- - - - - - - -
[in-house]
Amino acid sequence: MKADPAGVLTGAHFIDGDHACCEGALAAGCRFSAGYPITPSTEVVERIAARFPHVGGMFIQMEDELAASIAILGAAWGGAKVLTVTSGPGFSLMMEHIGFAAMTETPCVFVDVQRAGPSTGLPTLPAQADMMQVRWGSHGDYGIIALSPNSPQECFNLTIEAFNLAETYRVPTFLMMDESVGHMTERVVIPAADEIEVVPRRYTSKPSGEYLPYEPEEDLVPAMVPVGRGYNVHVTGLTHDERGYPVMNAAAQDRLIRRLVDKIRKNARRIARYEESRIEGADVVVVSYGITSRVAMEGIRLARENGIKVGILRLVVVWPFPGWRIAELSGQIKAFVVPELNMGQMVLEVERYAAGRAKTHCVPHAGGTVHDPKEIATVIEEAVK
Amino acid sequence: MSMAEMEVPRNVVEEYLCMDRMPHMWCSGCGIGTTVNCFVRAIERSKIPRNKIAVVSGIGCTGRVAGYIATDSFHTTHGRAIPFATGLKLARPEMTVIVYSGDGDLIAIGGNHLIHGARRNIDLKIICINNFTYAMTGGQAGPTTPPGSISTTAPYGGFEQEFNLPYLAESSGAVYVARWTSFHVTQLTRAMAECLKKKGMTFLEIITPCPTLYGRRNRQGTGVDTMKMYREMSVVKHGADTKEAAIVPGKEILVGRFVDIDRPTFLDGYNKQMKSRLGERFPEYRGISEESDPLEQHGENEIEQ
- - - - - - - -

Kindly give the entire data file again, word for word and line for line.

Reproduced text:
[in-house]
Amino acid sequence: MKADPAGVLTGAHFIDGDHACCEGALAAGCRFSAGYPITPSTEVVERIAARFPHVGGMFIQMEDELAASIAILGAAWGGAKVLTVTSGPGFSLMMEHIGFAAMTETPCVFVDVQRAGPSTGLPTLPAQADMMQVRWGSHGDYGIIALSPNSPQECFNLTIEAFNLAETYRVPTFLMMDESVGHMTERVVIPAADEIEVVPRRYTSKPSGEYLPYEPEEDLVPAMVPVGRGYNVHVTGLTHDERGYPVMNAAAQDRLIRRLVDKIRKNARRIARYEESRIEGADVVVVSYGITSRVAMEGIRLARENGIKVGILRLVVVWPFPGWRIAELSGQIKAFVVPELNMGQMVLEVERYAAGRAKTHCVPHAGGTVHDPKEIATVIEEAVK
Amino acid sequence: MSMAEMEVPRNVVEEYLCMDRMPHMWCSGCGIGTTVNCFVRAIERSKIPRNKIAVVSGIGCTGRVAGYIATDSFHTTHGRAIPFATGLKLARPEMTVIVYSGDGDLIAIGGNHLIHGARRNIDLKIICINNFTYAMTGGQAGPTTPPGSISTTAPYGGFEQEFNLPYLAESSGAVYVARWTSFHVTQLTRAMAECLKKKGMTFLEIITPCPTLYGRRNRQGTGVDTMKMYREMSVVKHGADTKEAAIVPGKEILVGRFVDIDRPTFLDGYNKQMKSRLGERFPEYRGISEESDPLEQHGENEIEQ